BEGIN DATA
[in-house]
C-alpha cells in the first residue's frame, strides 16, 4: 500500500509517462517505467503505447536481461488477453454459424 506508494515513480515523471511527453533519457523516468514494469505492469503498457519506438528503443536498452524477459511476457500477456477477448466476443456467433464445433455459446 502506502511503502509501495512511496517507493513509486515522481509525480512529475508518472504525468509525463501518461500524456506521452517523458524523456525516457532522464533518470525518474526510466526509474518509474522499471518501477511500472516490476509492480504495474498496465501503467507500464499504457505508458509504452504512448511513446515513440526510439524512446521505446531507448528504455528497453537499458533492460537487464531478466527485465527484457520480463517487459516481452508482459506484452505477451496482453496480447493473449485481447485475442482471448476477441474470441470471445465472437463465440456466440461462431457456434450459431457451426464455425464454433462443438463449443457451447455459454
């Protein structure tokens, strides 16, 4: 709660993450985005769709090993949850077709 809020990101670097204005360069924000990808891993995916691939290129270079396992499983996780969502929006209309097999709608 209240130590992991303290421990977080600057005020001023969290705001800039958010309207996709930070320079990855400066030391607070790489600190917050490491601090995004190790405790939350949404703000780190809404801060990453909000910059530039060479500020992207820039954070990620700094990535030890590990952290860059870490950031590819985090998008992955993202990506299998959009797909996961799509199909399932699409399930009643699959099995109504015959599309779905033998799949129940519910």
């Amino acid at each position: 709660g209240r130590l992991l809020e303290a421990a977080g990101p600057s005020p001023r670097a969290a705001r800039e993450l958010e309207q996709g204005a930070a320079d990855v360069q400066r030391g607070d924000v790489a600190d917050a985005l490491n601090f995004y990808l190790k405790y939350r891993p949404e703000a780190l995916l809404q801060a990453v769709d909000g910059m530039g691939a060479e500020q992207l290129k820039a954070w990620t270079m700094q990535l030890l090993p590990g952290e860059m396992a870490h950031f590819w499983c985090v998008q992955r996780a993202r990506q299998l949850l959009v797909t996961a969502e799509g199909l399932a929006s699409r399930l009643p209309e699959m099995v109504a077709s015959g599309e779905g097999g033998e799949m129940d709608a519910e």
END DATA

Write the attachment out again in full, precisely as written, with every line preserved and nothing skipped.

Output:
[in-house]
C-alpha cells in the first residue's frame, strides 16, 4: 500500500509517462517505467503505447536481461488477453454459424 506508494515513480515523471511527453533519457523516468514494469505492469503498457519506438528503443536498452524477459511476457500477456477477448466476443456467433464445433455459446 502506502511503502509501495512511496517507493513509486515522481509525480512529475508518472504525468509525463501518461500524456506521452517523458524523456525516457532522464533518470525518474526510466526509474518509474522499471518501477511500472516490476509492480504495474498496465501503467507500464499504457505508458509504452504512448511513446515513440526510439524512446521505446531507448528504455528497453537499458533492460537487464531478466527485465527484457520480463517487459516481452508482459506484452505477451496482453496480447493473449485481447485475442482471448476477441474470441470471445465472437463465440456466440461462431457456434450459431457451426464455425464454433462443438463449443457451447455459454
């Protein structure tokens, strides 16, 4: 709660993450985005769709090993949850077709 809020990101670097204005360069924000990808891993995916691939290129270079396992499983996780969502929006209309097999709608 209240130590992991303290421990977080600057005020001023969290705001800039958010309207996709930070320079990855400066030391607070790489600190917050490491601090995004190790405790939350949404703000780190809404801060990453909000910059530039060479500020992207820039954070990620700094990535030890590990952290860059870490950031590819985090998008992955993202990506299998959009797909996961799509199909399932699409399930009643699959099995109504015959599309779905033998799949129940519910």
């Amino acid at each position: 709660g209240r130590l992991l809020e303290a421990a977080g990101p600057s005020p001023r670097a969290a705001r800039e993450l958010e309207q996709g204005a930070a320079d990855v360069q400066r030391g607070d924000v790489a600190d917050a985005l490491n601090f995004y990808l190790k405790y939350r891993p949404e703000a780190l995916l809404q801060a990453v769709d909000g910059m530039g691939a060479e500020q992207l290129k820039a954070w990620t270079m700094q990535l030890l090993p590990g952290e860059m396992a870490h950031f590819w499983c985090v998008q992955r996780a993202r990506q299998l949850l959009v797909t996961a969502e799509g199909l399932a929006s699409r399930l009643p209309e699959m099995v109504a077709s015959g599309e779905g097999g033998e799949m129940d709608a519910e």